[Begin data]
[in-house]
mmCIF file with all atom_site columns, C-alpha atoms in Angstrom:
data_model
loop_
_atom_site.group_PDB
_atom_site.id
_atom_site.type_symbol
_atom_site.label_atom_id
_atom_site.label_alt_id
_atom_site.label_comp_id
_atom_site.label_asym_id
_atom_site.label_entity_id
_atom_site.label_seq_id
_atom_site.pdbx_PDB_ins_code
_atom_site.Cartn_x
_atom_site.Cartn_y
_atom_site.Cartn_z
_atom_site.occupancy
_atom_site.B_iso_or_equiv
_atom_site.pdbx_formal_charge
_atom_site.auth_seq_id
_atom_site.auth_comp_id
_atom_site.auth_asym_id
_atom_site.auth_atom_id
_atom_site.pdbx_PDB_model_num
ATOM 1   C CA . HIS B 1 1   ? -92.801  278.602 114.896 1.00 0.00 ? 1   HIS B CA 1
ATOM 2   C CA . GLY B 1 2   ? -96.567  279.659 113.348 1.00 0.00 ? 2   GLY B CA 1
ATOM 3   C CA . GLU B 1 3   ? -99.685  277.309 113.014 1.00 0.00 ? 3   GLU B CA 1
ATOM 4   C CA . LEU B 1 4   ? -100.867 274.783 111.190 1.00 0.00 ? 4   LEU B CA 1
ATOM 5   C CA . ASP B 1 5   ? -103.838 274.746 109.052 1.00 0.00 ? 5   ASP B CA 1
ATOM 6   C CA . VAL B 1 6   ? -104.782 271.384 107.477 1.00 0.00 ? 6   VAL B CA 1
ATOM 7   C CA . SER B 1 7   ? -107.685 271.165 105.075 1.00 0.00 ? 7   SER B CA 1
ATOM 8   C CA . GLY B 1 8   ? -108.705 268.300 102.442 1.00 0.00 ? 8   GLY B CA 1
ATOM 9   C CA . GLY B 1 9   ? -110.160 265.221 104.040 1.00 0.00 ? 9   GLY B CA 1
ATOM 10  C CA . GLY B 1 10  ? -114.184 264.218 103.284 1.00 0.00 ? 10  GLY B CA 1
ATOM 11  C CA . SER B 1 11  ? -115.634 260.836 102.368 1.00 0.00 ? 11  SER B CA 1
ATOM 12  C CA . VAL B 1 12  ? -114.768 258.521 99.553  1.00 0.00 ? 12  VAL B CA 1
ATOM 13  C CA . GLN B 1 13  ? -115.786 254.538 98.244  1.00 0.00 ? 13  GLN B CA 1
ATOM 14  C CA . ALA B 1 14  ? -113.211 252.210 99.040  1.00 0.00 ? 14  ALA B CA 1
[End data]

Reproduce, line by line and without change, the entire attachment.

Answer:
[in-house]
mmCIF file with all atom_site columns, C-alpha atoms in Angstrom:
data_model
loop_
_atom_site.group_PDB
_atom_site.id
_atom_site.type_symbol
_atom_site.label_atom_id
_atom_site.label_alt_id
_atom_site.label_comp_id
_atom_site.label_asym_id
_atom_site.label_entity_id
_atom_site.label_seq_id
_atom_site.pdbx_PDB_ins_code
_atom_site.Cartn_x
_atom_site.Cartn_y
_atom_site.Cartn_z
_atom_site.occupancy
_atom_site.B_iso_or_equiv
_atom_site.pdbx_formal_charge
_atom_site.auth_seq_id
_atom_site.auth_comp_id
_atom_site.auth_asym_id
_atom_site.auth_atom_id
_atom_site.pdbx_PDB_model_num
ATOM 1   C CA . HIS B 1 1   ? -92.801  278.602 114.896 1.00 0.00 ? 1   HIS B CA 1
ATOM 2   C CA . GLY B 1 2   ? -96.567  279.659 113.348 1.00 0.00 ? 2   GLY B CA 1
ATOM 3   C CA . GLU B 1 3   ? -99.685  277.309 113.014 1.00 0.00 ? 3   GLU B CA 1
ATOM 4   C CA . LEU B 1 4   ? -100.867 274.783 111.190 1.00 0.00 ? 4   LEU B CA 1
ATOM 5   C CA . ASP B 1 5   ? -103.838 274.746 109.052 1.00 0.00 ? 5   ASP B CA 1
ATOM 6   C CA . VAL B 1 6   ? -104.782 271.384 107.477 1.00 0.00 ? 6   VAL B CA 1
ATOM 7   C CA . SER B 1 7   ? -107.685 271.165 105.075 1.00 0.00 ? 7   SER B CA 1
ATOM 8   C CA . GLY B 1 8   ? -108.705 268.300 102.442 1.00 0.00 ? 8   GLY B CA 1
ATOM 9   C CA . GLY B 1 9   ? -110.160 265.221 104.040 1.00 0.00 ? 9   GLY B CA 1
ATOM 10  C CA . GLY B 1 10  ? -114.184 264.218 103.284 1.00 0.00 ? 10  GLY B CA 1
ATOM 11  C CA . SER B 1 11  ? -115.634 260.836 102.368 1.00 0.00 ? 11  SER B CA 1
ATOM 12  C CA . VAL B 1 12  ? -114.768 258.521 99.553  1.00 0.00 ? 12  VAL B CA 1
ATOM 13  C CA . GLN B 1 13  ? -115.786 254.538 98.244  1.00 0.00 ? 13  GLN B CA 1
ATOM 14  C CA . ALA B 1 14  ? -113.211 252.210 99.040  1.00 0.00 ? 14  ALA B CA 1